Companies have been forced to assess their processes to facilitate remote working. However, integrating Slack, Monday and Zoom into a pre-existing full-time team is the easy bit. Sourcing, managing and developing a new agile workforce is an entirely different proposition not to mention company culture in relation to freelance hires. We help companies source freelance teams, by connecting them to talent, however, we’ve found ourselves offering advice on integrating, managing and retaining those teams as businesses learn to adjust to a new way of working. 

Remote working is here to stay, however, Covid-19 has put into focus the importance of social interaction and ‘watercooler’ moments in a company context. Now all of us have tasted life as a remote worker, companies have data to determine if it’s a viable option whilst workers – even those who’ve been stretched to the limit – will have experienced the advantages of WFH. Combine these factors with the level of introspection and reflection on what really matters in life, as well as the pending boom in the number of newly self-employed individuals and we could be looking at a very different working landscape.    

I suspect we will land on a hybrid model that combines time in the office and working from home. Less travel, downsizing, and an actual work-life balance that is not just a buzzword. Those who can facilitate this new world will reap the rewards. Those who dig their heels in might get left behind. 

If you’re looking for freelance work and creative collaboration visit www.freelancerclub.net.

Podcast 🎧:
ArtPaysMe podcast with Matt Dowling. Matt spoke to Duane Jones about creativity in business and what the education system can do to support creative industries.

Webinar:
Small Business Minister Paul Scully on Ltd company support. Good webinar this week with team IPSE who are still banging the drum for #forgottenfreelancers. I asked whether new sole directors can apply for the SEISS scheme as we are still technically ‘self-employed’ and have to do a personal tax return (computer says yes… it’s a grey area). Scully said he would look into it so keep an eye on IPSE’s Covid-19 page for an update.

Upcoming:
#TheRecoverySummit – June 15th-19th – the latest thinking on the global economy, leadership, managing change, innovation, disruption and resilience. It’s free – sign up here.

National Freelancers Day on June 18. The focus is on wellbeing, winning work, finance and taking charge. Good speaker line up, it should be an inspiring event.

Book:
Company of One by Paul Jarvis – why staying small is the next big thing for business. Exploring how to make your business better instead of bigger, and how you can thrive with less. Halfway through this, it’s excellent.

If you enjoyed reading this please share it on social media 🙌 – let’s keep the conversation going! If you have a story, tip or advice to share about being freelance, email nicci@niccitalbot.com. Find me online @niccitalbot.

Creativity. Coffee. Community

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#2 Backstage Business – Retail and the New Reality

Work Life Shift

I worked with the GCVA on its first webinar this week – how retail is adapting to the new normal. Two hours, 90 attendees via Zoom – an excellent event. Full respect to the team who pulled it together and made it look effortless. People don’t realise how much work goes into an online event. The backstage business; it’s like a military operation.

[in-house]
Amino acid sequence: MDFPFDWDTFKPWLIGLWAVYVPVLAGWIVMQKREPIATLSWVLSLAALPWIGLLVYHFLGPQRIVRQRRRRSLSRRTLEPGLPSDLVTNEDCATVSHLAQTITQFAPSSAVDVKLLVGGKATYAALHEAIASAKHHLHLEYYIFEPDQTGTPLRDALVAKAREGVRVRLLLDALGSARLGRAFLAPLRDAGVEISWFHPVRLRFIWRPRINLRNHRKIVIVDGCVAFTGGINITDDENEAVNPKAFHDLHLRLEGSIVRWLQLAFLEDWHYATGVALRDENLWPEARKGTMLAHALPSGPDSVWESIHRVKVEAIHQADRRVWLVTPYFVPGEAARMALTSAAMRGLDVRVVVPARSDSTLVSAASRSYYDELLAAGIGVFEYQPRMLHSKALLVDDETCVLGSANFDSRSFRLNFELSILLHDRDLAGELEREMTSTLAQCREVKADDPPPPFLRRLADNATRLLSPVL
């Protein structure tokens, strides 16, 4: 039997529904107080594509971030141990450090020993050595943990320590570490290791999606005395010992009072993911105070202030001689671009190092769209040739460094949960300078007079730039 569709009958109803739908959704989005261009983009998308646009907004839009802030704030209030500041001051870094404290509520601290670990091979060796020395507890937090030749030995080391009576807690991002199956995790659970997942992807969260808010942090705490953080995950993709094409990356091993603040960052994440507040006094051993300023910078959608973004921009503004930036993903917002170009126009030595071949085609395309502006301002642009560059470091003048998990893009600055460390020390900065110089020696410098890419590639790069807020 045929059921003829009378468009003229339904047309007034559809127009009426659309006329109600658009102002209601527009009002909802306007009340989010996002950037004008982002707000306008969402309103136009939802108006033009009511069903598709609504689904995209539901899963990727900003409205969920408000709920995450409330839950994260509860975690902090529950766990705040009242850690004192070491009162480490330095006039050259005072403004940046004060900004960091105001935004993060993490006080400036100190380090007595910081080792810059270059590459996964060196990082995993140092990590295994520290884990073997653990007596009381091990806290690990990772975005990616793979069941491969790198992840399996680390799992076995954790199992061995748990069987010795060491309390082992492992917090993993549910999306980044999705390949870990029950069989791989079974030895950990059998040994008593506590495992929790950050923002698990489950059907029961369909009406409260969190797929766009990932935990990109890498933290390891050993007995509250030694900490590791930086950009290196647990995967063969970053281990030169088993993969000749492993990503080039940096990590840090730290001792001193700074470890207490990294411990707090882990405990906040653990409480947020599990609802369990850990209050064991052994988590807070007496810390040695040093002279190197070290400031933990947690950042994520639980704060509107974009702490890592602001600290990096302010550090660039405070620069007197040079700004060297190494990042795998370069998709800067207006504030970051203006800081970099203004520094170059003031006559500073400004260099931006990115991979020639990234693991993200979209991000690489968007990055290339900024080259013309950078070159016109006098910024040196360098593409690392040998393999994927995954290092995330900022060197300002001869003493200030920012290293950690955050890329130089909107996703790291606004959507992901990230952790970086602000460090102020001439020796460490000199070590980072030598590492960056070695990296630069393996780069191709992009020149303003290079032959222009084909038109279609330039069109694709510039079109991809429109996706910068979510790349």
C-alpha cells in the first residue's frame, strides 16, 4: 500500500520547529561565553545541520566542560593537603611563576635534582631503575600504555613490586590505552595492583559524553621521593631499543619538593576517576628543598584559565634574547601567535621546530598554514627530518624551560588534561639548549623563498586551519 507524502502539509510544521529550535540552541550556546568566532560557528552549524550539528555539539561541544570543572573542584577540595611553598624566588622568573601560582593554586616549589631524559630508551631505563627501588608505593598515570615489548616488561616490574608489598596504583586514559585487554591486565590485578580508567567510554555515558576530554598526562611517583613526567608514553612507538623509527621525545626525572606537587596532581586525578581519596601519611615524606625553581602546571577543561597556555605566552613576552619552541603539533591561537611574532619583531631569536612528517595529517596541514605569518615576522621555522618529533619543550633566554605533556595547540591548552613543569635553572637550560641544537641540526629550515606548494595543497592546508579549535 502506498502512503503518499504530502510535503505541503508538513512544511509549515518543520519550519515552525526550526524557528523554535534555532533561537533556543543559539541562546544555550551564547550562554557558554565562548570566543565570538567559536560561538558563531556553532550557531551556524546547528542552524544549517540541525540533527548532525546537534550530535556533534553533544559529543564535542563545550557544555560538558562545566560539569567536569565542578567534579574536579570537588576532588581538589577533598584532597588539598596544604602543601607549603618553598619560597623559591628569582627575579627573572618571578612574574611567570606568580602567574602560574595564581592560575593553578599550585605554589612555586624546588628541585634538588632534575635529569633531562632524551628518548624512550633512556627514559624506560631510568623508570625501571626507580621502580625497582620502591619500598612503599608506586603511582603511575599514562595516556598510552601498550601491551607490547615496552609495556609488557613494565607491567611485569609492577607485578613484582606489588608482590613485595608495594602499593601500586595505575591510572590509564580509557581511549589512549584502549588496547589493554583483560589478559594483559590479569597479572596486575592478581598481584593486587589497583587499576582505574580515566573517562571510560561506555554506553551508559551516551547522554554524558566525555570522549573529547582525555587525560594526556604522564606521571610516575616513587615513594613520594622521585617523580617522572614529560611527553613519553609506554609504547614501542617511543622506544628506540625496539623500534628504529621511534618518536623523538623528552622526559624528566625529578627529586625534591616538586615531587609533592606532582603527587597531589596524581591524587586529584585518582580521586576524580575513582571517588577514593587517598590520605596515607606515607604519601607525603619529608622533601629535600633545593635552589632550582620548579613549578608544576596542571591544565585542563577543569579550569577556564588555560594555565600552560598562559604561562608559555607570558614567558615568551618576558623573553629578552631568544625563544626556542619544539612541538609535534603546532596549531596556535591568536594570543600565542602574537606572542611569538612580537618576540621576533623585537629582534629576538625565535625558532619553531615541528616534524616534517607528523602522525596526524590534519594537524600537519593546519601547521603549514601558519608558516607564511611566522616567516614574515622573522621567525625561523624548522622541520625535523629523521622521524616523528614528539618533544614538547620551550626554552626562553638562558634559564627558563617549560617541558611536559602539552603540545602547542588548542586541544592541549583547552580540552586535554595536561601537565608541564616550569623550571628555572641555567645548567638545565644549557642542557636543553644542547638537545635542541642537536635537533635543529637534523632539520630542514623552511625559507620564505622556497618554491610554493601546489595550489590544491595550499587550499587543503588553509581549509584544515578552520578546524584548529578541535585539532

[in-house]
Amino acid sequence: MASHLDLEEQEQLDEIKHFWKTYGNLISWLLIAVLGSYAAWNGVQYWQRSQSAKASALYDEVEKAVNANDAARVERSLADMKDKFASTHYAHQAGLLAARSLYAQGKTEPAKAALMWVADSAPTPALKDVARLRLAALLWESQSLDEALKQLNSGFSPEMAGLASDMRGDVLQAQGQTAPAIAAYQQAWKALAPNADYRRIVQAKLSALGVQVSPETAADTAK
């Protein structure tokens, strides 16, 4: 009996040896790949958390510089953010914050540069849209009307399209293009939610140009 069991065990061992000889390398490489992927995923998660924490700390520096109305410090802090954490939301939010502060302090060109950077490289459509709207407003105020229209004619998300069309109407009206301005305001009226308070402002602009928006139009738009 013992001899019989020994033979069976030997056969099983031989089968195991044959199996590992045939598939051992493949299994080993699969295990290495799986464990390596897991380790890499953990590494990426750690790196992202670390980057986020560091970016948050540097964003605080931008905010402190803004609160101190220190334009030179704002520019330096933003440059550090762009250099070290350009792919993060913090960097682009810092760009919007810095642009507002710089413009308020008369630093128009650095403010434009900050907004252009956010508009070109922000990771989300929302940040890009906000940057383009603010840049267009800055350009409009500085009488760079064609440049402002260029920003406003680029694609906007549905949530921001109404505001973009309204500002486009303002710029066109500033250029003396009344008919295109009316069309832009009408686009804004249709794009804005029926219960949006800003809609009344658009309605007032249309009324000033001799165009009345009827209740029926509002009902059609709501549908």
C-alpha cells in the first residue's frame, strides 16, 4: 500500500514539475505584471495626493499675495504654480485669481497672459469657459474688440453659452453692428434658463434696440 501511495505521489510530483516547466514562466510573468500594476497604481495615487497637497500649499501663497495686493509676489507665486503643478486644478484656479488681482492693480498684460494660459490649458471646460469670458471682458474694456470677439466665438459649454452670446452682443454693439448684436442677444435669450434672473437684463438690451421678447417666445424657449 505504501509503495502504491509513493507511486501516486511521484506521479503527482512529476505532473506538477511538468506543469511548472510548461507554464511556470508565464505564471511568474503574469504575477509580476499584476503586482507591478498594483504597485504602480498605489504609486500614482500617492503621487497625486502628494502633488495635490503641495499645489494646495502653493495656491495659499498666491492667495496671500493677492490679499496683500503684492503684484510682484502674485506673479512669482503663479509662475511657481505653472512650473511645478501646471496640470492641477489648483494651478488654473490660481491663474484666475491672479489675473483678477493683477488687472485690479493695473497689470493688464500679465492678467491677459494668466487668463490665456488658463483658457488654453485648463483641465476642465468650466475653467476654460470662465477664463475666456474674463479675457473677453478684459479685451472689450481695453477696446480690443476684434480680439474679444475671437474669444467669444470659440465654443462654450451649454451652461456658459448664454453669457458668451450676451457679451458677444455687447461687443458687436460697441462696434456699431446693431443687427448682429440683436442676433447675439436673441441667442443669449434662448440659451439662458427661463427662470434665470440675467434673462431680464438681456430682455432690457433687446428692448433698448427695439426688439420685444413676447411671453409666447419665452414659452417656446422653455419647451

Five people, practice runs, production schedule, video, music, slides, speakers, app testing, promo, social media, virtual backgrounds, green screen, job sheet, live event, WhatApp commentary, comfort break: “I’m running for the fastest pee ever,” wrap up, debrief, follow up email…

The event producer had five screens. 

All the deadlines had to come together, so it’s like hosting a mini-conference. I wrote an Annual Review, which was scheduled to hit inboxes post-event. 

Interesting insights from KPMG and GlobalData on the impact of coronavirus on consumer behaviour, 10 weeks into the lockdown:

Businesses have moved from ‘reaction and resilience’ to ‘recovery and the new reality’. We need to embrace insights on the new customer and leverage this to adapt to the new reality. Companies who align with internal views rather than their customers will underperform as it’s outdated knowledge. There may be a second wave of corona in September/October and subsequent mini-lockdowns, so we need to be prepared and plan ahead. Companies are investing in digital technology and prioritising online platforms. 

4 trends to prioritise: 

  1. Business models and partnerships 
  2. Declining margins and productivity, the cost of doing business 
  3. Purpose and reputation – sustainability and a higher purpose 
  4. Customer power

For consumers, there’s been a shift in priorities. Our main concerns are the health of family and friends and the state of the economy. It’s all about conscious consumption and connecting via social media. 

We’re spending less on clothing and footwear, more on sports gear, DIY and gardening stuff (B&Q has had a run on hot tubs). Coronavirus has accelerated the trends that were already there, e.g. digital spending, online shopping, and a struggling high street. Discounting and private labelling is going mainstream – the rise of Lidl and Aldi. Sustainability and ethics are more important. Post-corona, we’ll be buying less.

Overall, people are positive about the future of retail and the digital shift is excellent news for the gift card industry. It’s good to see businesses making decisions faster. There’s talk of the rise of retail parks, which need rethinking – they’re a bit soulless at present. Let’s make them more of an experience with cafes and stalls as they do in Germany. People seem to be enjoying working from home. “As an introvert, I love this new way of working. I love having spotlight meetings with my clients online.”